And there are a couple other odds and ends. If you're like me and usually skip the stills galleries, still check this one out. It features a video introduction by Burr and he narrates the rest. So it's actually a neat little featurette that runs over ten minutes. Then there are some extra TV spots that advertise the film as The Offspring; and Scream has included some really cool reversible cover art with the original Offspring title (yes on the spine, too) and poster.
This is a film I really wouldn't have ever expected to see a special edition for. I think we just got lucky that Joyner's Daniel Griffith's Ballyhoo Productions [Oops! Minor correction: see the first comment below] was already regularly making extras for Shout's MST3K sets and stuff; so they already had him "in house" when they acquired his film amongst MGM's massive catalog. So hopefully this blu-ray brings some new fans to this film, because it's a good time, and now looks better than ever.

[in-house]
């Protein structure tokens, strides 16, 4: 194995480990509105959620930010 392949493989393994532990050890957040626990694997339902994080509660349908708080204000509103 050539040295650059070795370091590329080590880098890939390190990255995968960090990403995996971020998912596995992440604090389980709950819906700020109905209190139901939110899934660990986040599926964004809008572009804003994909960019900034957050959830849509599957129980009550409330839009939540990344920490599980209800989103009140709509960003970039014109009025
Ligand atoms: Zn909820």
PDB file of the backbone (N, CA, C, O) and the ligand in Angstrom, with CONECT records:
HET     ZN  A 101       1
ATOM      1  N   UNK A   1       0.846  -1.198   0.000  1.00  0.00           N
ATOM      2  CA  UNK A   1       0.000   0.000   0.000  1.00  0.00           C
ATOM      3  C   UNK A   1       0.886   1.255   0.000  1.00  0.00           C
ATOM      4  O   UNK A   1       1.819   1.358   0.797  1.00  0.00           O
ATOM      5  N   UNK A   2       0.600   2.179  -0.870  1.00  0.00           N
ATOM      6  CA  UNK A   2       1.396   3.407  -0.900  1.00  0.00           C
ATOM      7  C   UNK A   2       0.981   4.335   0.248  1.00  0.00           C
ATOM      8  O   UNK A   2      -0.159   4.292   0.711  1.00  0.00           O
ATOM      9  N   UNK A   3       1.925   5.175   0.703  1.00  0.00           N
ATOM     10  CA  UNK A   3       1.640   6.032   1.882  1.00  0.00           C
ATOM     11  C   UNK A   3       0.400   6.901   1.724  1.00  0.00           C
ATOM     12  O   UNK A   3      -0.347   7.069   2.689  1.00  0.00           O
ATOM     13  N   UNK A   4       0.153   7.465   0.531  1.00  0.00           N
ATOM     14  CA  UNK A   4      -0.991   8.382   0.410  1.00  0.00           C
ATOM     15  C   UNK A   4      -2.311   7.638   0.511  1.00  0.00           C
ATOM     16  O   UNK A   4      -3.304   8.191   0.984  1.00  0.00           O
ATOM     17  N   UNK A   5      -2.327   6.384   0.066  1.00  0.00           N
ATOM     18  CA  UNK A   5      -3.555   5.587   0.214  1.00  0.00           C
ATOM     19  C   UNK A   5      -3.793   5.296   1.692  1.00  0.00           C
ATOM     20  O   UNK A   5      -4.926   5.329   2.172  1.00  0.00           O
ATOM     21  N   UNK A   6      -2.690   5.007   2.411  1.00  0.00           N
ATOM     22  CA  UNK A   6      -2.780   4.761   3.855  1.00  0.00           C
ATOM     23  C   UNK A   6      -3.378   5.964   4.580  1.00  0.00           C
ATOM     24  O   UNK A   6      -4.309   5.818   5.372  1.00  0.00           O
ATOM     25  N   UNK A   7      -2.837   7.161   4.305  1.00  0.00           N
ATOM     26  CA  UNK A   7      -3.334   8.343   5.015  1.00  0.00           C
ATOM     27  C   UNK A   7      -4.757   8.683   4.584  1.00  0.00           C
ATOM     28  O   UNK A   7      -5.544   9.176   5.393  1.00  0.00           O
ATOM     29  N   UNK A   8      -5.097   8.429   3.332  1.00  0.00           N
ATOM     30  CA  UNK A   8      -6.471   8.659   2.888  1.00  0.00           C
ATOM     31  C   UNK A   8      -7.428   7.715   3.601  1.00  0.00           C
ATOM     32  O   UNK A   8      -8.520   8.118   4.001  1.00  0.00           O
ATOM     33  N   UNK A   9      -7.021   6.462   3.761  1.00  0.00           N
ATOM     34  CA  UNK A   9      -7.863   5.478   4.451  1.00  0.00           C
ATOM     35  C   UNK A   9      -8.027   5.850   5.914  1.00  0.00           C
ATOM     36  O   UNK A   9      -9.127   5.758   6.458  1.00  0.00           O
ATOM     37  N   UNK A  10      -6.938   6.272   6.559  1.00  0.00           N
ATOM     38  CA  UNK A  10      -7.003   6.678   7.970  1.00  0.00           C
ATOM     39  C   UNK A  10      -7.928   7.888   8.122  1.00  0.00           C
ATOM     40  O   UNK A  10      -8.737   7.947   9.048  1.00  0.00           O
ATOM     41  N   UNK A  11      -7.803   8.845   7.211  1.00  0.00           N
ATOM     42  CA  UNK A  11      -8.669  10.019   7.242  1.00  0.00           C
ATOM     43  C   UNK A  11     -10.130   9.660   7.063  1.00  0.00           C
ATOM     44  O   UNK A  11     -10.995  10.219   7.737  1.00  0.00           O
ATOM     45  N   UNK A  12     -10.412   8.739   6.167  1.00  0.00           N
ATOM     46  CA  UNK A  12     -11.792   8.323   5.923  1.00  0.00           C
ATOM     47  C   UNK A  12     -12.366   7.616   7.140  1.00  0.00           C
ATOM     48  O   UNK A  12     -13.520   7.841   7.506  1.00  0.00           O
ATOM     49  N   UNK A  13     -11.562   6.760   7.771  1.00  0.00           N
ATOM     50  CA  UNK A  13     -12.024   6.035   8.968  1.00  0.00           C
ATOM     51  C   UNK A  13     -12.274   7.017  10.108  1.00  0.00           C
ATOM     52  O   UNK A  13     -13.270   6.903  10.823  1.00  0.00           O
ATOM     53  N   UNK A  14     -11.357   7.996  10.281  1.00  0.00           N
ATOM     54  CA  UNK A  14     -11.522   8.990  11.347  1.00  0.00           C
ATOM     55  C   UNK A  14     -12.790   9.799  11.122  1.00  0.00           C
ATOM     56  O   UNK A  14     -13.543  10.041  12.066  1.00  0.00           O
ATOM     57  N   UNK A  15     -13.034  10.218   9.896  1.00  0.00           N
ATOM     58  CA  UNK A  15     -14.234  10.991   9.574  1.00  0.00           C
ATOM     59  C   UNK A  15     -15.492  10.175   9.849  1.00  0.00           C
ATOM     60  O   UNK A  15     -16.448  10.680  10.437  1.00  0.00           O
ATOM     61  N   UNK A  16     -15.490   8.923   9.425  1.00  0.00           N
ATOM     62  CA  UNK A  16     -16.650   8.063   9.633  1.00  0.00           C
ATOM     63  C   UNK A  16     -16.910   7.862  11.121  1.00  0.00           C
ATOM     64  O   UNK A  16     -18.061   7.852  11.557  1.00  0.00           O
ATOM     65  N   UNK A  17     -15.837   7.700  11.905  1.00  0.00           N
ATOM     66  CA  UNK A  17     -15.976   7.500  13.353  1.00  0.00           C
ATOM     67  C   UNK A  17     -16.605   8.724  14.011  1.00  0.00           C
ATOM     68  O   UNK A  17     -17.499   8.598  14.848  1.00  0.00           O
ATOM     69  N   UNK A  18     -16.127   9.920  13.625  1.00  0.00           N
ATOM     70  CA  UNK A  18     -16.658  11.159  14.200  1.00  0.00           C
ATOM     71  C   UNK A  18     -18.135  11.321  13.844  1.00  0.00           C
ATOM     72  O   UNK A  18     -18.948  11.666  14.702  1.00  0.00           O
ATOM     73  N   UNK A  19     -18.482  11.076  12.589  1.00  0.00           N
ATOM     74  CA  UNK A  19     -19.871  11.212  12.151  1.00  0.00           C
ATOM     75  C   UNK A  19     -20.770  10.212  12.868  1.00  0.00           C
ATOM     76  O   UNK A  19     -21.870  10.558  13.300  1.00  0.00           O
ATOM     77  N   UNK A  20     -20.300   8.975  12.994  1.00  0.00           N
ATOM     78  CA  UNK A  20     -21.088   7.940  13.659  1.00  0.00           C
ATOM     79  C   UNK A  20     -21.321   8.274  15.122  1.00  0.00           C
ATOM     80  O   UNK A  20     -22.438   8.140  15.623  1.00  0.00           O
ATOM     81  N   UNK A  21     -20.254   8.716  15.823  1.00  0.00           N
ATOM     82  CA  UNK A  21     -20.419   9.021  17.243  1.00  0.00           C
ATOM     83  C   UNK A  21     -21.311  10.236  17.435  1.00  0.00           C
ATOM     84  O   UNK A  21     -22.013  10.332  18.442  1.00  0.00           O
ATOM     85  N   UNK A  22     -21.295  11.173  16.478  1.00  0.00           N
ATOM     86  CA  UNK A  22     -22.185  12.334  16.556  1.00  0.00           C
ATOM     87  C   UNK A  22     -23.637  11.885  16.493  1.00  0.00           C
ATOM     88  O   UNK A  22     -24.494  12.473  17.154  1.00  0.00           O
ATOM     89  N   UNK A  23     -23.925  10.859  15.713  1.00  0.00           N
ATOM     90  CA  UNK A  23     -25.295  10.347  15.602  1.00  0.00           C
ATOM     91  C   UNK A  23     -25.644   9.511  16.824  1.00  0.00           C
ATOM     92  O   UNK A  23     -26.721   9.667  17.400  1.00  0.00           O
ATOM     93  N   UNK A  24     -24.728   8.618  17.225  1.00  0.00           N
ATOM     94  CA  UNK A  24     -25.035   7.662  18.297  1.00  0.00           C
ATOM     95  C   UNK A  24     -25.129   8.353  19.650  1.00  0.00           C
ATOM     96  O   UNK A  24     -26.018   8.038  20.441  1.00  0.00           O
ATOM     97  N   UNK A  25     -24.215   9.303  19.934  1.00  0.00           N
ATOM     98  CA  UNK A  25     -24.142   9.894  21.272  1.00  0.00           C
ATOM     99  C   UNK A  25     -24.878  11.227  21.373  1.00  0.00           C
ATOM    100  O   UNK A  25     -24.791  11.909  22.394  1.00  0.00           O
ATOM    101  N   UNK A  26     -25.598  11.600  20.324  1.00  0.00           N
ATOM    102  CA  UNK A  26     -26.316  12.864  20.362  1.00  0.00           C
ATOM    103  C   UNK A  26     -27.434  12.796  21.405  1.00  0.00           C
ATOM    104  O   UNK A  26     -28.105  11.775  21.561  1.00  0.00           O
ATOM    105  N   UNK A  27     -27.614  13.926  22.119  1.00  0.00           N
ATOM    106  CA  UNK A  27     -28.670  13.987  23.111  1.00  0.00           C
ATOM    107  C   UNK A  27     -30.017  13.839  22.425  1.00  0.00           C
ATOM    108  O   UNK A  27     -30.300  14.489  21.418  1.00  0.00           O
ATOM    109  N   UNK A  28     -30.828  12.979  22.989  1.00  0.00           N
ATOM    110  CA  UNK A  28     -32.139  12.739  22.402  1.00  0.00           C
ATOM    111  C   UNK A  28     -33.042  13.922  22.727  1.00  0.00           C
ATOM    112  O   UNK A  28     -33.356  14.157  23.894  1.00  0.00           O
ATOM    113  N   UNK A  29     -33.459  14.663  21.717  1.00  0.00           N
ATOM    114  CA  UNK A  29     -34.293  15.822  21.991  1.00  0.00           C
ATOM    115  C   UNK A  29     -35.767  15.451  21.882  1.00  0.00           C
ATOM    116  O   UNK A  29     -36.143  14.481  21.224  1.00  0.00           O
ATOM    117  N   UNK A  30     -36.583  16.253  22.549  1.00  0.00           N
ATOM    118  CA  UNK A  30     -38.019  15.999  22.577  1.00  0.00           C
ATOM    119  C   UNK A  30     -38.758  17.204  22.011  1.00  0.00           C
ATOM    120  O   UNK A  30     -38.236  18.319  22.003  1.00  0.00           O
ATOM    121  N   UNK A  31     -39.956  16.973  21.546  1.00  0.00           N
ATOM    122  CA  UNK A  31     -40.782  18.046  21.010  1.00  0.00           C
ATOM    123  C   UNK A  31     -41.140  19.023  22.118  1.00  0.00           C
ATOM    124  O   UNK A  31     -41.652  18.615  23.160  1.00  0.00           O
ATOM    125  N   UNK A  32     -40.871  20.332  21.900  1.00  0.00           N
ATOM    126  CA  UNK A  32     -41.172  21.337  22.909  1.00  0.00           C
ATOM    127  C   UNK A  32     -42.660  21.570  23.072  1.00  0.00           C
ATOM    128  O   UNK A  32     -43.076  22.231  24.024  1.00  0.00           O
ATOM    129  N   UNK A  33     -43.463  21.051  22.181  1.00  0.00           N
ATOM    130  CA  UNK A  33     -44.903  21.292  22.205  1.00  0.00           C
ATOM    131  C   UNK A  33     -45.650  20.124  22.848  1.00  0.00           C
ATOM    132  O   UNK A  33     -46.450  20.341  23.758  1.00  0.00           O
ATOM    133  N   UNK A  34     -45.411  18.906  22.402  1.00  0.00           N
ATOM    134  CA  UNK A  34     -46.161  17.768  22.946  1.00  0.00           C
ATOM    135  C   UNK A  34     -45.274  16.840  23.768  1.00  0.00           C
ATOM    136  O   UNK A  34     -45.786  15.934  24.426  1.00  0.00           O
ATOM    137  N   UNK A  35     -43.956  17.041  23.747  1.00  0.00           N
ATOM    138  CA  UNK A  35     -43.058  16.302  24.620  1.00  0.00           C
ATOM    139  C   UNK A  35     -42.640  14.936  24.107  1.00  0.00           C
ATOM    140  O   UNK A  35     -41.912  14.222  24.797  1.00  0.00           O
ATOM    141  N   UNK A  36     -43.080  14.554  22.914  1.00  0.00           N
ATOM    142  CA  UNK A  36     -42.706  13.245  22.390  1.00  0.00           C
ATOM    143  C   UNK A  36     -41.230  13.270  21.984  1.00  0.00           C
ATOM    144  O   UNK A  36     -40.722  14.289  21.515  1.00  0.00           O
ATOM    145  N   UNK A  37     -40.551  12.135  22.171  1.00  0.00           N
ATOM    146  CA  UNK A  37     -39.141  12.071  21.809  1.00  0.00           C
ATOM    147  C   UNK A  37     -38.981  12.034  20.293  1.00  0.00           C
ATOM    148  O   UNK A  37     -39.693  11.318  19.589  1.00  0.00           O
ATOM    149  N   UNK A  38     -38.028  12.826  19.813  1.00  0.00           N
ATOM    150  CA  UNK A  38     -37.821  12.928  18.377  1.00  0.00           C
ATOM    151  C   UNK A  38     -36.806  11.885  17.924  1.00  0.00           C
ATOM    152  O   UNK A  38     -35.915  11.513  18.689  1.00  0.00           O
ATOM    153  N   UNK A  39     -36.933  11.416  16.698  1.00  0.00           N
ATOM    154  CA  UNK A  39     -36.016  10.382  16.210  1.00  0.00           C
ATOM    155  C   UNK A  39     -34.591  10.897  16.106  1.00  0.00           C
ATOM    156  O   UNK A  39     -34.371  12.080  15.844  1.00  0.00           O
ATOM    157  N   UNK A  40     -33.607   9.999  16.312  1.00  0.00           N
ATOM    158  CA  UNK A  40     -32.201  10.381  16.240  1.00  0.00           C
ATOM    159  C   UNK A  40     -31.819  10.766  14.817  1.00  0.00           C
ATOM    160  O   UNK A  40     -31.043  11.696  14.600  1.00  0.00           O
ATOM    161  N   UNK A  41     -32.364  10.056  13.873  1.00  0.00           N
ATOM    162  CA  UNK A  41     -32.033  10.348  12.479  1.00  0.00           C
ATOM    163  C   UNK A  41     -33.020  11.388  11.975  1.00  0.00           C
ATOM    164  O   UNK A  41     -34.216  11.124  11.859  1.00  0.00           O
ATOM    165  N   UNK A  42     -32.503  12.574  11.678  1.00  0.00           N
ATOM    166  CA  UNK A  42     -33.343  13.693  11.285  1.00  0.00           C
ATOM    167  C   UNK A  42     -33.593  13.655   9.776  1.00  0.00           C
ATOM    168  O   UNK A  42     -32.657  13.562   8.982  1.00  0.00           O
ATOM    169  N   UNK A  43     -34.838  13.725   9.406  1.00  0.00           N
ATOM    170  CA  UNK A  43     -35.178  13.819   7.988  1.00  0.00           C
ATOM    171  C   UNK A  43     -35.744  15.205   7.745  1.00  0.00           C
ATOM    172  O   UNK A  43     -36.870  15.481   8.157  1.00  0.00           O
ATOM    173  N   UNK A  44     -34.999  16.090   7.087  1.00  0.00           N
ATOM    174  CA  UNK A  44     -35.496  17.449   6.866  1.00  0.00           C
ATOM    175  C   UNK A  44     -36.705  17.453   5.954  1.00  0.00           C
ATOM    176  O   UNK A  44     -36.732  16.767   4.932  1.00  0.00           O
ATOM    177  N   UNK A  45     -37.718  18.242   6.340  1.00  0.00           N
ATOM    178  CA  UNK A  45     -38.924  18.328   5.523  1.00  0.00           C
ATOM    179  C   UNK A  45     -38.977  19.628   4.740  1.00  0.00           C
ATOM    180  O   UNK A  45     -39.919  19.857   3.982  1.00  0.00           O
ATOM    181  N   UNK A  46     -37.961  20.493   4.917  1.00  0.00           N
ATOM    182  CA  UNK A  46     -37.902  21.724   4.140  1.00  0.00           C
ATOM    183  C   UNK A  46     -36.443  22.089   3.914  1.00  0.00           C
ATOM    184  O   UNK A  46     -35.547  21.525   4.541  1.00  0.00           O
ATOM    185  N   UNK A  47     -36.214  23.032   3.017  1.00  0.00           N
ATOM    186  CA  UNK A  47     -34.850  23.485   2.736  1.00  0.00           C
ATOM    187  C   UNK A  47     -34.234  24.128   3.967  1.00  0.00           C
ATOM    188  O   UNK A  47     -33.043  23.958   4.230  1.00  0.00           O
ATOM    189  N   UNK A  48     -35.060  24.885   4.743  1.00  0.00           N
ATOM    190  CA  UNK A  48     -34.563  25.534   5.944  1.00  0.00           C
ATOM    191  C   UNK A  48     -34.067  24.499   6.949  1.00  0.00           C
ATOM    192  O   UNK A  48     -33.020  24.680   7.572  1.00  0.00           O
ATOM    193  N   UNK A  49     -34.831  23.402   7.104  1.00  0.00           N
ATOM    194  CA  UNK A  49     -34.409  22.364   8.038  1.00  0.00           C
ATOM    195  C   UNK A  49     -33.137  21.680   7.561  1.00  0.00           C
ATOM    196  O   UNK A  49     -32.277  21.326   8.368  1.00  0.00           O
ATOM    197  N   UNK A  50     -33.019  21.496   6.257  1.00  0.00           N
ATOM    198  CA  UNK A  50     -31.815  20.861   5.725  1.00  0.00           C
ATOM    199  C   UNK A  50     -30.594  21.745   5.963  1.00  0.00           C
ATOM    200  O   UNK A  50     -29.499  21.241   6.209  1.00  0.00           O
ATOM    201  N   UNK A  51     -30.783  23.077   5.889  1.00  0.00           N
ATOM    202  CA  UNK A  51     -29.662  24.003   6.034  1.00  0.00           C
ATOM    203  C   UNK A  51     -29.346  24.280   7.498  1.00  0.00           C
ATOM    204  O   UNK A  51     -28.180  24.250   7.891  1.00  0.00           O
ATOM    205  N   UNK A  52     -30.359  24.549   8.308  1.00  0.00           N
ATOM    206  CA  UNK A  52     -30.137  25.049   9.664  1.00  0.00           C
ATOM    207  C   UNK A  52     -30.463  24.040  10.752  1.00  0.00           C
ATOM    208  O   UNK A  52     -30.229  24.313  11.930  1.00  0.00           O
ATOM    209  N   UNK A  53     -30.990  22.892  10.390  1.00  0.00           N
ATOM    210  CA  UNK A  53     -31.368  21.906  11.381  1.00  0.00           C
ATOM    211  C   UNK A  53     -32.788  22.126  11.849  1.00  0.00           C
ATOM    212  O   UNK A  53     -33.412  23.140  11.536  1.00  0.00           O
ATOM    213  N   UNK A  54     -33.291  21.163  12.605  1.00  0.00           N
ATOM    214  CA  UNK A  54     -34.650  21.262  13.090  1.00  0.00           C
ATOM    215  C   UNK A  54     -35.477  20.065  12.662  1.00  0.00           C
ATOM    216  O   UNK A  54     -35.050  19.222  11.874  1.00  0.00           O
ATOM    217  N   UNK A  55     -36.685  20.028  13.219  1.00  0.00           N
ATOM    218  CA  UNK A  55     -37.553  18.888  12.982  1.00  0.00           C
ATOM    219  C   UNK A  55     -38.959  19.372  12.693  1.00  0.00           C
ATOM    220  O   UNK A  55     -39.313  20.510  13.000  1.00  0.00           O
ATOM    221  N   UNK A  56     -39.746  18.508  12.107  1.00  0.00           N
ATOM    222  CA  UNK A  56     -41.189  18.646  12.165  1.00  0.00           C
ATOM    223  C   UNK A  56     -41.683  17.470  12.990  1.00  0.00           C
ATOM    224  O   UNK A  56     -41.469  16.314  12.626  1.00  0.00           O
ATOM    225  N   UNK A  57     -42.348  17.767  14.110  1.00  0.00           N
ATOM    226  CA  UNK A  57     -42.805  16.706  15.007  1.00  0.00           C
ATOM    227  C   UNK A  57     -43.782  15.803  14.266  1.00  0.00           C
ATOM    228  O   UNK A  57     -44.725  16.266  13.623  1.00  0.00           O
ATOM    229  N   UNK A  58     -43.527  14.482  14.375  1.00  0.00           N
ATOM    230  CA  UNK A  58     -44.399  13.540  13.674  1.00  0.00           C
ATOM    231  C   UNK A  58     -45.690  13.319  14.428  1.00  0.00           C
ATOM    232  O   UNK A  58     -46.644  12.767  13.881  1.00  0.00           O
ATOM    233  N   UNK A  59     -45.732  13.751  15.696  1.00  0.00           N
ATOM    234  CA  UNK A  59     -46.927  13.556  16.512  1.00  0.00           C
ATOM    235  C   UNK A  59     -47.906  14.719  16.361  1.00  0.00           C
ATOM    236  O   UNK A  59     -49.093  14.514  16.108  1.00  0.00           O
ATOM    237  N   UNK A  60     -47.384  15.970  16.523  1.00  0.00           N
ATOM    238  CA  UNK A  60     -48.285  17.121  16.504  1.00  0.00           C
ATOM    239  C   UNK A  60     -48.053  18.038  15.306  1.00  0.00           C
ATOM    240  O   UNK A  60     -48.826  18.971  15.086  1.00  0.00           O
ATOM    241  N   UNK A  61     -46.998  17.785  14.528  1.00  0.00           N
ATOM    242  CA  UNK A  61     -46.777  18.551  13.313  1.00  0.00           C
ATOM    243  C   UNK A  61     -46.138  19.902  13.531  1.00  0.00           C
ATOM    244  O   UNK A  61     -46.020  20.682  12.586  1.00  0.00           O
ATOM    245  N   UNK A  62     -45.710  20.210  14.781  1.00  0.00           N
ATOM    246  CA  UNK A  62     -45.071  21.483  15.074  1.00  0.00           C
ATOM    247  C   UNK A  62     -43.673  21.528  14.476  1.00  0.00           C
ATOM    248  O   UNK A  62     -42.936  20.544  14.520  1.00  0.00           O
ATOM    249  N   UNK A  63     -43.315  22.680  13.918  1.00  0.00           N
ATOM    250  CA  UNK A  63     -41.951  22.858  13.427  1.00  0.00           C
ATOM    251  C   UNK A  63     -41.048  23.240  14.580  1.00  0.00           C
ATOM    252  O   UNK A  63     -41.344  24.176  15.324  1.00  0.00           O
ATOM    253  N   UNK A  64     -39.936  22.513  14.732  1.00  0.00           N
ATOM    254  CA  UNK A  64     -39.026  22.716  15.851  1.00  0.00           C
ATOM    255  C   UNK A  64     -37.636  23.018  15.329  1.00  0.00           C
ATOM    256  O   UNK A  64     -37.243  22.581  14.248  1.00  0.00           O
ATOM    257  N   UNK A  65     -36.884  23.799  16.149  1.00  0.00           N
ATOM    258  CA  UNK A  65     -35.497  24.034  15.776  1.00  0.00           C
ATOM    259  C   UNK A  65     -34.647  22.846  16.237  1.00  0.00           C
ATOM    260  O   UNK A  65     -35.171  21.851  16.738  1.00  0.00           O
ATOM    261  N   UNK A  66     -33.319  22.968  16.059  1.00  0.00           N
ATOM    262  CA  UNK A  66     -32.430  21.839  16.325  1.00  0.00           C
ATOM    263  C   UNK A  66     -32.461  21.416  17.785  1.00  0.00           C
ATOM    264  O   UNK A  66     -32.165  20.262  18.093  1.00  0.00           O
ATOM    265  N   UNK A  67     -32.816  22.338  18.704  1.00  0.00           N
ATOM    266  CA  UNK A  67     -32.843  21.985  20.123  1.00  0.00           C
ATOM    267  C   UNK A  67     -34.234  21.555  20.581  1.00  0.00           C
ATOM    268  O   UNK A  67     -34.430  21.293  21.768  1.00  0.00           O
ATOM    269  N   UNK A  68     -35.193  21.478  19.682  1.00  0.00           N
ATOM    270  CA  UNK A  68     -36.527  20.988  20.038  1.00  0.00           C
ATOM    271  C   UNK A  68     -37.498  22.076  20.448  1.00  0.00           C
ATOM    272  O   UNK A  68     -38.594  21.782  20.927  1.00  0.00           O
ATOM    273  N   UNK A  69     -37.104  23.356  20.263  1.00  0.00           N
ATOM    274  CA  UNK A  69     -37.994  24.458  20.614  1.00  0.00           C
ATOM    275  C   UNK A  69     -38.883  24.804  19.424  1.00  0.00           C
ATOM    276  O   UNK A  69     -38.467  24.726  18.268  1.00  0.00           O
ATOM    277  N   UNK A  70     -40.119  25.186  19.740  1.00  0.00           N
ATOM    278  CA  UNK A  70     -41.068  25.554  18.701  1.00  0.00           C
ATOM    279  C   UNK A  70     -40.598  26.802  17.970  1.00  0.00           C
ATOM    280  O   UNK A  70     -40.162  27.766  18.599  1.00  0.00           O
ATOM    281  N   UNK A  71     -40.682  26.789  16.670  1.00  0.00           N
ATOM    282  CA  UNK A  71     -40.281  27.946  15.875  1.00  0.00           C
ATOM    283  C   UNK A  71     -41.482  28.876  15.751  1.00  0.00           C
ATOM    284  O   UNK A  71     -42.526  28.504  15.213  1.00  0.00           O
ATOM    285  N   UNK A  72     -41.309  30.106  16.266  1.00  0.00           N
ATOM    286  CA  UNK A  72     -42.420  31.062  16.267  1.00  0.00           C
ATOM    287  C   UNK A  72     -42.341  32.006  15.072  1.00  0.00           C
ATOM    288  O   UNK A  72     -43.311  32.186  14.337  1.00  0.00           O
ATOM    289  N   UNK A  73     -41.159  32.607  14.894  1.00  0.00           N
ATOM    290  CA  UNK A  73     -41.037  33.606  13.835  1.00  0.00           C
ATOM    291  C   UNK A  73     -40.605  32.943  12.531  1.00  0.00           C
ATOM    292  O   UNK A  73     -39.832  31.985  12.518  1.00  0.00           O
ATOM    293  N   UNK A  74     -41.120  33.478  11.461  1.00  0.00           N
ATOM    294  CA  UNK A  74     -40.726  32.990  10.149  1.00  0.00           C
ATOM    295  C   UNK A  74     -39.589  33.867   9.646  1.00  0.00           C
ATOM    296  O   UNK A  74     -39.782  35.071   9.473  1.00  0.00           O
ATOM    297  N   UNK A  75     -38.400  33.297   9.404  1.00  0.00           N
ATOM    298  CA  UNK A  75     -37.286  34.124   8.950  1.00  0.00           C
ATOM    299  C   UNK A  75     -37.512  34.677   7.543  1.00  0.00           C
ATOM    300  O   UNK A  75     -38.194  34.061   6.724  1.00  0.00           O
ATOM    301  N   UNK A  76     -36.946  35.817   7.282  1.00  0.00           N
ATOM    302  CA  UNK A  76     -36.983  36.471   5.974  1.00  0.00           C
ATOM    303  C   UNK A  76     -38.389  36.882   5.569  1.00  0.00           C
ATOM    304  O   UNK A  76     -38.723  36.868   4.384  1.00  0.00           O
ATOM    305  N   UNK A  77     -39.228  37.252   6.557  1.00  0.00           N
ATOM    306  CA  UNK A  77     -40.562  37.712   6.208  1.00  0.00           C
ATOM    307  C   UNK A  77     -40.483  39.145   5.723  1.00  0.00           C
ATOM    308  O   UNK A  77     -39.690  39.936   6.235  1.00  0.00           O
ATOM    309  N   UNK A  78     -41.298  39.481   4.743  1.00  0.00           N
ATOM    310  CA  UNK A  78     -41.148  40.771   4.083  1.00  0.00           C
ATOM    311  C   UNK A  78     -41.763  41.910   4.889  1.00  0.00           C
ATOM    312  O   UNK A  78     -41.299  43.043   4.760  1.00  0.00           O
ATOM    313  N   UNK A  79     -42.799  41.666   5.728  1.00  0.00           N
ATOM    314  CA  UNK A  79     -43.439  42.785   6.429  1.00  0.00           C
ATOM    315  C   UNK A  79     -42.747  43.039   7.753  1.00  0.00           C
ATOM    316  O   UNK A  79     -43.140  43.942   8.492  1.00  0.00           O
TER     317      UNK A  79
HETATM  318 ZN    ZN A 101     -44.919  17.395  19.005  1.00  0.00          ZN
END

1. Thank you for the wonderful review! The documentaries included on this edition were a passion project for everyone involved, especially Jeff Burr. However, I must correct you on your closing statement. It is Daniel Griffith's Ballyhoo Motion Pictures, not Courtney Joyner's. Courtney often appears in the Ballyhoo productions because of his immense knowledge concerning classic cinema. He is also a great friend and ally! Regardless, thank you again for the glowing review!

    Best Regards,

    1. Whoops, that's what I get for assuming! Made the correction. Thanks for posting! =)